The Conservative party’s pledge to cut taxes on employment insurance benefits for new parents would cost the federal government more than $600 million next year, according to an independent analysis by the Parliamentary Budget Office.
The PBO estimates the cost of the promise would be more than $1 billion a year beginning in 2021-22, and reach $1.26 billion in 2028.
Conservative Leader Andrew Scheer has proposed introducing a non-transferable tax credit for new parents that would reduce taxes on their parental E.I. benefits by 15 per cent.
“(The PBO) analysis is right in line with what we expected it to cost. We think it’s very important,” Scheer told reporters at an event in North York Thursday morning.
“When new moms and dads take E.I. mat leave or parental leave, they forgo up to 45 per cent of their salary. That’s a huge sacrifice in the critical early months when all the costs are going up.”
Scheer said the party’s fully-costed fiscal plan will be released over the coming weeks in the lead up to the Oct. 21 general election.
Scheer highlighted the promise at a morning photo-op with North York Conservative candidate Rachel Willson. It’s one of the few concrete proposals Scheer has made on his campaign’s main theme of making life more affordable for Canadian voters.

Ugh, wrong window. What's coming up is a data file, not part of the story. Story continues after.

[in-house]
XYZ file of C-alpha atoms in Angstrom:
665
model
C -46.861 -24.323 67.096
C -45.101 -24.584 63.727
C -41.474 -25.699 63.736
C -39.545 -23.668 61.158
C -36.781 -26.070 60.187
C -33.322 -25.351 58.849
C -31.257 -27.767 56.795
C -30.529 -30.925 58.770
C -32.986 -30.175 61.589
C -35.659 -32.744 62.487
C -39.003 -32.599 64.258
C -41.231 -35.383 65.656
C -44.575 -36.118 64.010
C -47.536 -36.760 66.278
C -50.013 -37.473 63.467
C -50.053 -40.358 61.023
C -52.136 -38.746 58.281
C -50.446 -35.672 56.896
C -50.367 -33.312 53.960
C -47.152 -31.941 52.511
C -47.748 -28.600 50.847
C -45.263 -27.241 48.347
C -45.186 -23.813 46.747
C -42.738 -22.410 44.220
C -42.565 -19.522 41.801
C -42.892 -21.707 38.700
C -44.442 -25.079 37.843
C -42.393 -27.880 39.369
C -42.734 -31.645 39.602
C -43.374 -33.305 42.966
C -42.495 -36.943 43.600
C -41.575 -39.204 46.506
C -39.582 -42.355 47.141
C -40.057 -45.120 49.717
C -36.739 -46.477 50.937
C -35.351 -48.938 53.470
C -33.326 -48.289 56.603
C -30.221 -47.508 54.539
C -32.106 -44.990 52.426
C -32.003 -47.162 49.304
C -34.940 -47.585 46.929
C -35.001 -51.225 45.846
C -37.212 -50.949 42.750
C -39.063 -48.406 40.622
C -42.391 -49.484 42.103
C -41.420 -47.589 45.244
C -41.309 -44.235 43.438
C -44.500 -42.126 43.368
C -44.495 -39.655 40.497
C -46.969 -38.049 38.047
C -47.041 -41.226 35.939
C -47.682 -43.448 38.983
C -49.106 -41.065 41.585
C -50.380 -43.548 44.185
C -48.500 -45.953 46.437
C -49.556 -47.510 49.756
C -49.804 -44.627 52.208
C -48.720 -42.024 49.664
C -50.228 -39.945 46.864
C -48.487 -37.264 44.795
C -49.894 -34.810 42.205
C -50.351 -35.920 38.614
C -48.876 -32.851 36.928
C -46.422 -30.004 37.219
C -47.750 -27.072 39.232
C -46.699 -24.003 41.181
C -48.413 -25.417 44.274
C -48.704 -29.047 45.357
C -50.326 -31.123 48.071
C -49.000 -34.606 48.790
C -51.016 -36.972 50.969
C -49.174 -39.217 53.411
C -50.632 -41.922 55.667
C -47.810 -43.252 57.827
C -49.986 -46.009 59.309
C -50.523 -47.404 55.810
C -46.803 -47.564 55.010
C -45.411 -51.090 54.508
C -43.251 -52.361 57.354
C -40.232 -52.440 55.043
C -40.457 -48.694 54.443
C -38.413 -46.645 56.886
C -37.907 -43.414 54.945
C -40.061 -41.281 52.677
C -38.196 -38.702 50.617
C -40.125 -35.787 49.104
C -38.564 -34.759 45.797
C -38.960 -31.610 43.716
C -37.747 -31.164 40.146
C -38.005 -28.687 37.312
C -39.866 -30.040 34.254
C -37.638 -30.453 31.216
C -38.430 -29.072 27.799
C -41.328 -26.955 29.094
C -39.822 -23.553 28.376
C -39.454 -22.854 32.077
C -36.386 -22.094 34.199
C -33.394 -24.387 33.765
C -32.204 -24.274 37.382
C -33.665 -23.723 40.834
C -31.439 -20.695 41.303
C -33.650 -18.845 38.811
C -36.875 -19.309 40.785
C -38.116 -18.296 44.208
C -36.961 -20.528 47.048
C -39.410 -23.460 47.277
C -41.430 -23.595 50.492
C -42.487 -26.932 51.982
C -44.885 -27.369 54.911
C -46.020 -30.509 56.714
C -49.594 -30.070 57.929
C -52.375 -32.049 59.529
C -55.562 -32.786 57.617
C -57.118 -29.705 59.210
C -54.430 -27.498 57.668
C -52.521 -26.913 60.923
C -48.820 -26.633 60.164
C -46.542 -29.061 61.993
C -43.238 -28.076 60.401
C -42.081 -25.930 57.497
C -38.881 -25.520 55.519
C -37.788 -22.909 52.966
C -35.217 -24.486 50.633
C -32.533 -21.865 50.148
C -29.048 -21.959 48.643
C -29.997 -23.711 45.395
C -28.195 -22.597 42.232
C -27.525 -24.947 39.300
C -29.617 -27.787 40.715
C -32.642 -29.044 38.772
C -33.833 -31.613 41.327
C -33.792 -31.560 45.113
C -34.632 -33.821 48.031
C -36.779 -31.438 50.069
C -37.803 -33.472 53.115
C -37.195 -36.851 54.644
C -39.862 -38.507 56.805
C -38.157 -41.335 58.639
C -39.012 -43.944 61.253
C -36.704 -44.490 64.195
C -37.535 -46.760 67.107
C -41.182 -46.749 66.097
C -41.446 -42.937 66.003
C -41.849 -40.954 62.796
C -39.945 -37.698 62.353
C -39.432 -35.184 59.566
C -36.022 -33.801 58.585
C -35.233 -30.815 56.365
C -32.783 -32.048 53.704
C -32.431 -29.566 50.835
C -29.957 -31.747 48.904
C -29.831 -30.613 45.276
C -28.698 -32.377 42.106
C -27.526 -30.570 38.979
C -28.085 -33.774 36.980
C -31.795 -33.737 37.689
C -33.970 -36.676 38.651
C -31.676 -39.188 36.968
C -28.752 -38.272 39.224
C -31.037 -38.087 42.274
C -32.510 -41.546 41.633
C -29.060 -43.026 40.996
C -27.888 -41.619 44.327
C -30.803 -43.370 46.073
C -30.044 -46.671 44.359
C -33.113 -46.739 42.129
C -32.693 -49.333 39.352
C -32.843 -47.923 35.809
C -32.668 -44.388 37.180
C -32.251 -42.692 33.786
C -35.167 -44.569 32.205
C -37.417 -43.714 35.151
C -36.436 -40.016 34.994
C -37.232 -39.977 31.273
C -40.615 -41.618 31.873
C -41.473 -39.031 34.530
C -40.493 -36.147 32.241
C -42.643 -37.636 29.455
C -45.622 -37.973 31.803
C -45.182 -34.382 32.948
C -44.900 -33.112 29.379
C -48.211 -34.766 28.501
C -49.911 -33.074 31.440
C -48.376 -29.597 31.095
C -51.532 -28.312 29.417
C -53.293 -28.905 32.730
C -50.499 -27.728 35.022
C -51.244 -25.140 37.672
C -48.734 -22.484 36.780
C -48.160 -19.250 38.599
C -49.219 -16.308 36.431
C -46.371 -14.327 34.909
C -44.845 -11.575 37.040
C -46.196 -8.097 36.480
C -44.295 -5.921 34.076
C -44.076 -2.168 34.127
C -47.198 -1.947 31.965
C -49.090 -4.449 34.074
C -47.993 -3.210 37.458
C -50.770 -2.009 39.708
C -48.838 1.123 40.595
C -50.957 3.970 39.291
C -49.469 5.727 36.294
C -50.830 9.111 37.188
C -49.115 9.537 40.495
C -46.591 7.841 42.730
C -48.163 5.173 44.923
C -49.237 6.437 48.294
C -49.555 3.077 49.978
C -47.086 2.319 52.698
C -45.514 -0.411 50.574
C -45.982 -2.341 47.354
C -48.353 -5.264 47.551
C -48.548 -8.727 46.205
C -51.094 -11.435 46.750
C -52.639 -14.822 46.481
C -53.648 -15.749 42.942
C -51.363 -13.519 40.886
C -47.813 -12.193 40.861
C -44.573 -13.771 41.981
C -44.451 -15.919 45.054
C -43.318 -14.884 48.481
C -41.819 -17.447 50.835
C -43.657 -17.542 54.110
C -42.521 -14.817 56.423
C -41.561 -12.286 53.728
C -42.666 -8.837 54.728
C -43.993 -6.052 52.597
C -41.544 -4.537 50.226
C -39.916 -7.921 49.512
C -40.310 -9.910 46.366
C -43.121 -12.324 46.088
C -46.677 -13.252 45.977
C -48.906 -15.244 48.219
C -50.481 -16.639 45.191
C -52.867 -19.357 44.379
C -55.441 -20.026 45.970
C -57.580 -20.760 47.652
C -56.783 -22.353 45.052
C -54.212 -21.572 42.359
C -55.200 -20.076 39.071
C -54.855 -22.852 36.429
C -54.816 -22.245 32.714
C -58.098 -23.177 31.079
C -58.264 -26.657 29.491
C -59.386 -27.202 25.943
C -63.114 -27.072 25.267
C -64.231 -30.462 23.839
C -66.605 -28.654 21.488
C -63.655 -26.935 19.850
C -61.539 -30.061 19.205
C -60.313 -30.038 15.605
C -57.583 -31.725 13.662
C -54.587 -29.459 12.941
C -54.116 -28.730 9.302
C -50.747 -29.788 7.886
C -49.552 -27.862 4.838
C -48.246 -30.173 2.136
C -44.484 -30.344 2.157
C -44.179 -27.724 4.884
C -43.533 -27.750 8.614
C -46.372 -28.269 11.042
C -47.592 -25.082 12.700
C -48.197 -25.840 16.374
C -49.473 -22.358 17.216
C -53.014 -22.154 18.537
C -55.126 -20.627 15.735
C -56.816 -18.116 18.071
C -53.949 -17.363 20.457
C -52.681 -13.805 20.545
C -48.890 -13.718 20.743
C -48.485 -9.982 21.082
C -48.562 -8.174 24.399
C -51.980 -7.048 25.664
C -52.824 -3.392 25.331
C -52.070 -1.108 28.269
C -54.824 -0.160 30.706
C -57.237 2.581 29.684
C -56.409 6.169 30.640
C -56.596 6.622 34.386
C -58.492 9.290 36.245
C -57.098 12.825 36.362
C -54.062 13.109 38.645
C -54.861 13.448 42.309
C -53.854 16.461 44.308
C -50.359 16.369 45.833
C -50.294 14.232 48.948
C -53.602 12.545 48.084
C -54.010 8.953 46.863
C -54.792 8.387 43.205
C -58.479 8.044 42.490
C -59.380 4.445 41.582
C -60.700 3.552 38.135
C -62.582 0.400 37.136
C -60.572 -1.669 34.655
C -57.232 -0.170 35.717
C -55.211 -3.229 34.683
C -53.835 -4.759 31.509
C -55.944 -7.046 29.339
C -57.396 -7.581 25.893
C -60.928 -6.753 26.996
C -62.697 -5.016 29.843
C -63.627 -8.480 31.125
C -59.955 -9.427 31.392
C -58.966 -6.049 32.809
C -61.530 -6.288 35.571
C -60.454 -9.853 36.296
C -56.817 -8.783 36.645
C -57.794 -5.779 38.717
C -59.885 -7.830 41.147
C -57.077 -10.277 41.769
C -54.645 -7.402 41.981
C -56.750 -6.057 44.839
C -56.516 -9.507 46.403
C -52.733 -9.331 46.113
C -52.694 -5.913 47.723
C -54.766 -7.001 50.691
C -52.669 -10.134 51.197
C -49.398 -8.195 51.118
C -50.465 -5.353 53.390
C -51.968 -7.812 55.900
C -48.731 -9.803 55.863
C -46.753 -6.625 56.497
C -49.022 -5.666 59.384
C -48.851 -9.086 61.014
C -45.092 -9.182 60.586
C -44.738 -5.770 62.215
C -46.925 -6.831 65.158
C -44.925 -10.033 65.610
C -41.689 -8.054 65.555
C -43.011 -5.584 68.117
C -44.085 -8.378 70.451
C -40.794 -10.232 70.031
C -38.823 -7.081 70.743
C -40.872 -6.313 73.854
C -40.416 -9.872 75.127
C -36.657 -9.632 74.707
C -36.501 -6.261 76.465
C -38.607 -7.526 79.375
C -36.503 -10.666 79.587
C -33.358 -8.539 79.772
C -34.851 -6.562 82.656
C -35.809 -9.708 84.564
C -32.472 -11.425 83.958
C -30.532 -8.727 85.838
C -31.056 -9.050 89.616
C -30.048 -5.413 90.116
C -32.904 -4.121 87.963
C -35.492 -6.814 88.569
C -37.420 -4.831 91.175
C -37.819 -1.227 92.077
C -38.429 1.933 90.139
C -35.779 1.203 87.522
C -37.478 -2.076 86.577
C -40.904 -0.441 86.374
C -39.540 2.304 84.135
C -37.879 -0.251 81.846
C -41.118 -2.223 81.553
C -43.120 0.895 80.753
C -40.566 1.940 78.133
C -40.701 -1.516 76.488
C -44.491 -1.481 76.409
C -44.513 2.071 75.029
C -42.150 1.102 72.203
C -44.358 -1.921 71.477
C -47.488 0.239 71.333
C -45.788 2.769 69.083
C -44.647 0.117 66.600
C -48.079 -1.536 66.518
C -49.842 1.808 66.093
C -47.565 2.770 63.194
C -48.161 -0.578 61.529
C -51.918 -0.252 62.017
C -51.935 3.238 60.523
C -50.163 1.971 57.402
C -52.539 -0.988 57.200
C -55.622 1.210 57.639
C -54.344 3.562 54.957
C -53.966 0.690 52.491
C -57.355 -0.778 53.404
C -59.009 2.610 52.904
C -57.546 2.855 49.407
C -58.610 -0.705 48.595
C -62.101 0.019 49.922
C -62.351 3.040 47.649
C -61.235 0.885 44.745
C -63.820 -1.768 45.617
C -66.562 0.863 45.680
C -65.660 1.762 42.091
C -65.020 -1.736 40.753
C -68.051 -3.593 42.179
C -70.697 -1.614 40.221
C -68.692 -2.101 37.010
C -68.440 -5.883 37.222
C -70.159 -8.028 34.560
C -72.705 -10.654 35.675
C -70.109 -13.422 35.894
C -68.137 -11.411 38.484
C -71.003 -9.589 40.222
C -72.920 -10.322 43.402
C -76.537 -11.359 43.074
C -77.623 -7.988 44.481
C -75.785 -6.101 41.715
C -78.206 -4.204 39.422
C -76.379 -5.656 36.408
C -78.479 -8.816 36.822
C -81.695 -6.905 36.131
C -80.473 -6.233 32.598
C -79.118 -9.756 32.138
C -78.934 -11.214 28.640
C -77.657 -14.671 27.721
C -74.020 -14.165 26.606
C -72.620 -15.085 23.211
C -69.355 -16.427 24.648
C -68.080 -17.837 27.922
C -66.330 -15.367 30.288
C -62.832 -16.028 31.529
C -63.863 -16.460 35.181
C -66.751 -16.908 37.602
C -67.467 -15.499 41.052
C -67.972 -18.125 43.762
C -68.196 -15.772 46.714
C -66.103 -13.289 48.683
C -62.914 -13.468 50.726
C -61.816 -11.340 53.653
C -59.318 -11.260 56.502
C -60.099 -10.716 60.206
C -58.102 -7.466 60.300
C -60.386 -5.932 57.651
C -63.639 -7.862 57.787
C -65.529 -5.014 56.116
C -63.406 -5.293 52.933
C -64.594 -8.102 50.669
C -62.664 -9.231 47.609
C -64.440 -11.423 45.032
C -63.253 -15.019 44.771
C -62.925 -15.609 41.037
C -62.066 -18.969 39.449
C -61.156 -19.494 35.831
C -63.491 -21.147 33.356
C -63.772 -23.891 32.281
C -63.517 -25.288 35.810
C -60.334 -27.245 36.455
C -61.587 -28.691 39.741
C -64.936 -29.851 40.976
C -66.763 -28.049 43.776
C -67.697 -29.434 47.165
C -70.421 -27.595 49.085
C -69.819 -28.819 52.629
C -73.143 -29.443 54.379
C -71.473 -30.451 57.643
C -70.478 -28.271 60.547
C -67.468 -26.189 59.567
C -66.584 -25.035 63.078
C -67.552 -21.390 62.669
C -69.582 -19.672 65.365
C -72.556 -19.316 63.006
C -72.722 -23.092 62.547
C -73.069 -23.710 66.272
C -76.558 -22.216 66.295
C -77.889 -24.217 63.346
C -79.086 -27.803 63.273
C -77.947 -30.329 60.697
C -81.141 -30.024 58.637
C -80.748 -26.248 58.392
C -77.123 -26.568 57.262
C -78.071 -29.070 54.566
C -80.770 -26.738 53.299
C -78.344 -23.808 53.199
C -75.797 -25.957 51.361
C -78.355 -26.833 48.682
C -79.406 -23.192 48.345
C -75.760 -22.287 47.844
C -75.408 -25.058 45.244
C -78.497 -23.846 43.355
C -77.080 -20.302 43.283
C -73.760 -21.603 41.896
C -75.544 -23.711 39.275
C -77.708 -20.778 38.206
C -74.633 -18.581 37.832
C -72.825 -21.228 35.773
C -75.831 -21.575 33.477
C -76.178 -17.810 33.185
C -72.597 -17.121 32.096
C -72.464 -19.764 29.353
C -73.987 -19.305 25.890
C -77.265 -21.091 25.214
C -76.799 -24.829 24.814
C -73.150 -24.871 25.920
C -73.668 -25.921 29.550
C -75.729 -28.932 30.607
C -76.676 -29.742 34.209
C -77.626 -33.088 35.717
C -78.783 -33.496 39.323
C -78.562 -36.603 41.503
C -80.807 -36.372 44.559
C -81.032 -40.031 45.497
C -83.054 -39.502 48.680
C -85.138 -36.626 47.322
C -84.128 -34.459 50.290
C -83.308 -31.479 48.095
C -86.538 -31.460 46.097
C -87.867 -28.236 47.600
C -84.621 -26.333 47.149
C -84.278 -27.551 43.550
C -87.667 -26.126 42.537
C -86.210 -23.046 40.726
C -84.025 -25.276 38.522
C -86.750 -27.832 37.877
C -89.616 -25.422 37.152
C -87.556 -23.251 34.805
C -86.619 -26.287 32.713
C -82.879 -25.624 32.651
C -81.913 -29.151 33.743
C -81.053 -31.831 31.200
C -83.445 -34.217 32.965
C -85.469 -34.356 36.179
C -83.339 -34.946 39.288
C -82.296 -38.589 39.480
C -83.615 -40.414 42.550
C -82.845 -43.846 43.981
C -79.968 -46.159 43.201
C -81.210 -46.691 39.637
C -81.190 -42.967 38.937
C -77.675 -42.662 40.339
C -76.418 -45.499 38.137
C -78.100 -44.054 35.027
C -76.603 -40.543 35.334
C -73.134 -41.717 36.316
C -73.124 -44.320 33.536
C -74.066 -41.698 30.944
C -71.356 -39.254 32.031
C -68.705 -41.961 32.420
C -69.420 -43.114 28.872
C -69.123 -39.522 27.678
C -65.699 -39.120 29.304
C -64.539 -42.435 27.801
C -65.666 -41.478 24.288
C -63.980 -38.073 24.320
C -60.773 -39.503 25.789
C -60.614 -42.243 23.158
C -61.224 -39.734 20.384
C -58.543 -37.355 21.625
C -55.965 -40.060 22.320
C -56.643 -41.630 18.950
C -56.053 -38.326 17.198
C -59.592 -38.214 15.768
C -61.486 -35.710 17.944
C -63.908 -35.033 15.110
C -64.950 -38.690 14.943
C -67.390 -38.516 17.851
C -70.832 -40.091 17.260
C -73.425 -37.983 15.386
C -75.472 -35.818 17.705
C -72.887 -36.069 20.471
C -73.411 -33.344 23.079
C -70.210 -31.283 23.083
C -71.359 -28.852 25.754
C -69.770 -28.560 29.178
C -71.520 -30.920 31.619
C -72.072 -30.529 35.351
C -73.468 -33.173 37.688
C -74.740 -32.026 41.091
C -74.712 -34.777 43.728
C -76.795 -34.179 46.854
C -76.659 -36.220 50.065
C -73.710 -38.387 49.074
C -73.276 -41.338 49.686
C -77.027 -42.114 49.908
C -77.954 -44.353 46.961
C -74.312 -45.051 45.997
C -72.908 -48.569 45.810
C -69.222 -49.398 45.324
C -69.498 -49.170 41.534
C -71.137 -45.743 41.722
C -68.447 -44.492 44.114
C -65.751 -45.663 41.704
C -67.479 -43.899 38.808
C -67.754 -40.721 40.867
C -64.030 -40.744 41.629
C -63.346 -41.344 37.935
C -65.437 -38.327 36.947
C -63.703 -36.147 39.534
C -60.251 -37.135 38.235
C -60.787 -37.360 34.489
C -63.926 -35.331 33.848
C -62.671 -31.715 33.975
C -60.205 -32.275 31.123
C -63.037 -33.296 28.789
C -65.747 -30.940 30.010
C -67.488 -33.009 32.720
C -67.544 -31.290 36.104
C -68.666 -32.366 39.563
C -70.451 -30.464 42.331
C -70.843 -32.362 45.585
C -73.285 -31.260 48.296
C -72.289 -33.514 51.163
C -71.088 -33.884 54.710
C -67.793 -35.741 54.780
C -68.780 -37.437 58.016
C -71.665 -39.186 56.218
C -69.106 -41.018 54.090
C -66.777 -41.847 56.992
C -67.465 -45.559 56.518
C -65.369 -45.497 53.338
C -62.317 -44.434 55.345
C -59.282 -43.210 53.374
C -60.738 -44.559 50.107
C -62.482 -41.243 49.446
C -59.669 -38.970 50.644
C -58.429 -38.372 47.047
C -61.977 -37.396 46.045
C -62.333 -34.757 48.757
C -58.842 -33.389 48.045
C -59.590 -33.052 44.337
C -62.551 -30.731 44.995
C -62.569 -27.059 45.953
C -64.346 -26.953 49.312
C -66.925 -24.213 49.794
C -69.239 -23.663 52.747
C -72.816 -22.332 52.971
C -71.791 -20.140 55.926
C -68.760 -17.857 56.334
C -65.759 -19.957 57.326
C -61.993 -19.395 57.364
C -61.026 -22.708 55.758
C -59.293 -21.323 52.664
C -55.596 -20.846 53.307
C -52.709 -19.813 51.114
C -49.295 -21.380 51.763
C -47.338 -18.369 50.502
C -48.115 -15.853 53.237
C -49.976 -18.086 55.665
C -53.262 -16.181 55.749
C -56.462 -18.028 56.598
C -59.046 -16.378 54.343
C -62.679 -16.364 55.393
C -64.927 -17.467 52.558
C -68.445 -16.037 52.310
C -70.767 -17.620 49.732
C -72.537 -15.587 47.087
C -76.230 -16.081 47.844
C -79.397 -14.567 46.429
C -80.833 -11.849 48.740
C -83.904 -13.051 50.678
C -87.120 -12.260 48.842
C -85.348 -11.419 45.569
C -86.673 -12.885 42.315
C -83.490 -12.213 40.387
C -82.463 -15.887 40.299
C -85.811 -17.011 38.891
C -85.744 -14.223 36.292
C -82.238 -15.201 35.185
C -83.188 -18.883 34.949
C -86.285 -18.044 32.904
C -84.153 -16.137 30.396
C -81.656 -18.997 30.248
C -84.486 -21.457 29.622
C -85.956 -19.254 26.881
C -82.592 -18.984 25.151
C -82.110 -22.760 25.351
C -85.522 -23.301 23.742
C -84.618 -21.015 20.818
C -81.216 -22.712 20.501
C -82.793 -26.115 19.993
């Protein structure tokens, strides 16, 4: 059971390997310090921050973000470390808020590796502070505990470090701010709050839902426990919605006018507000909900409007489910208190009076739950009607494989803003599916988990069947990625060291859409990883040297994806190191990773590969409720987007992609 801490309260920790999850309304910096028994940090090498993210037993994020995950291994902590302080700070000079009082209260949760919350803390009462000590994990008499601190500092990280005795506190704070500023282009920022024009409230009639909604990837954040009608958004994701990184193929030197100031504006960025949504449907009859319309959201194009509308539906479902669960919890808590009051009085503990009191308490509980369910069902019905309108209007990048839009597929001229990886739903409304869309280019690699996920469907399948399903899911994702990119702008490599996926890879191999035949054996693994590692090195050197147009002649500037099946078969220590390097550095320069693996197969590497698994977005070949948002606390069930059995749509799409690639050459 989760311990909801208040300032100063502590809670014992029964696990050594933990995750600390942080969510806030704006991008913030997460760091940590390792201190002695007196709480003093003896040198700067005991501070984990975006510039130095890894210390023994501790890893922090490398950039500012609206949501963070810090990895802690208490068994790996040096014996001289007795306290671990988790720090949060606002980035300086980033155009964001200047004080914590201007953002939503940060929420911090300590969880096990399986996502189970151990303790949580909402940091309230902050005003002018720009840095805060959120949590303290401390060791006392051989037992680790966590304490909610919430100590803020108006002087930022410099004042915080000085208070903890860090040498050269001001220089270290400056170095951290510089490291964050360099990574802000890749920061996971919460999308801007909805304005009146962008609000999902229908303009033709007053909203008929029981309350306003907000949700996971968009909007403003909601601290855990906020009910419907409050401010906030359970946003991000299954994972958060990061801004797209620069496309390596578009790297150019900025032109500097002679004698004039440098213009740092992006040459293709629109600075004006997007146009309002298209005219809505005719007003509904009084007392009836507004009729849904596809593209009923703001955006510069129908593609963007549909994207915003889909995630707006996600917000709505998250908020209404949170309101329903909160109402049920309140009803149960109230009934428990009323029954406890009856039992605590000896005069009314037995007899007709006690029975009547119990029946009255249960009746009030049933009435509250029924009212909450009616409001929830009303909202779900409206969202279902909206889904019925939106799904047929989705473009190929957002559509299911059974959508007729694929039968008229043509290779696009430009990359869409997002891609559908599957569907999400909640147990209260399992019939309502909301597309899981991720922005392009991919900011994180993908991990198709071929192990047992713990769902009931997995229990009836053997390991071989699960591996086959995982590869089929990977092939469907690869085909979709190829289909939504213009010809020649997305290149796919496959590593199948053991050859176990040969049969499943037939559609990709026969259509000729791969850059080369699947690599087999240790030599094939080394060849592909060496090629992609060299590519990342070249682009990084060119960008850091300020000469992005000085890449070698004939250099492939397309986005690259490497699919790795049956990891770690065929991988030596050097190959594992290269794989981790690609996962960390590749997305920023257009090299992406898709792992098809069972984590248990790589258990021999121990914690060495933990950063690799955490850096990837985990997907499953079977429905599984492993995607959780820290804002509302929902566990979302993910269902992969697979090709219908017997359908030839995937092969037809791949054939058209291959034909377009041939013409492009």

But Scheer was forced onto a different topic after the Liberals released a 2017 video of Willson saying it was “shocking” that Canada doesn’t have laws restricting abortion.
Willson did not close the door to introducing legislation that restricts abortion through a private members bill, should she be elected in the North York riding. But she said her “current focus” is on issues she’s hearing from Toronto residents at the doorstep like public safety and affordability.
“I have never hidden behind the fact that I am pro-life,” Willson told reporters at a North York photo-op. “But our party is focused on issues that unite Canadians.”
Scheer says the Conservatives’ longtime position on abortion has not changed. A Scheer government would not bring forward legislation on social issues like abortion or same-sex marriage, and would vote against any backbench MP who brought forward their own motion or legislation.
But Scheer was elected Conservative leader in 2017, in part, through the support of social conservatives, and the Liberals are trying to make sure voters don’t forget that. In August, they released a video of Scheer from 2005 telling the House of Commons that same-sex marriage could not, in fact, be considered marriage because same-sex couples can’t “naturally procreate.”
Last month, Conservative Quebec lieutenant Alain Reyes was forced to publicly correct his private suggestion to three candidates that a Scheer government would block MPs from bringing forward private members bills or motions on abortion, according to HuffPost Canada.
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In fact, Scheer has promised free votes for his MPs on “matters of conscience” like abortion – something Willson praised Thursday.
“We’re the only party that allows for free votes, and so I’m grateful our leader will allow for free votes on matters of moral conscience,” Willson said.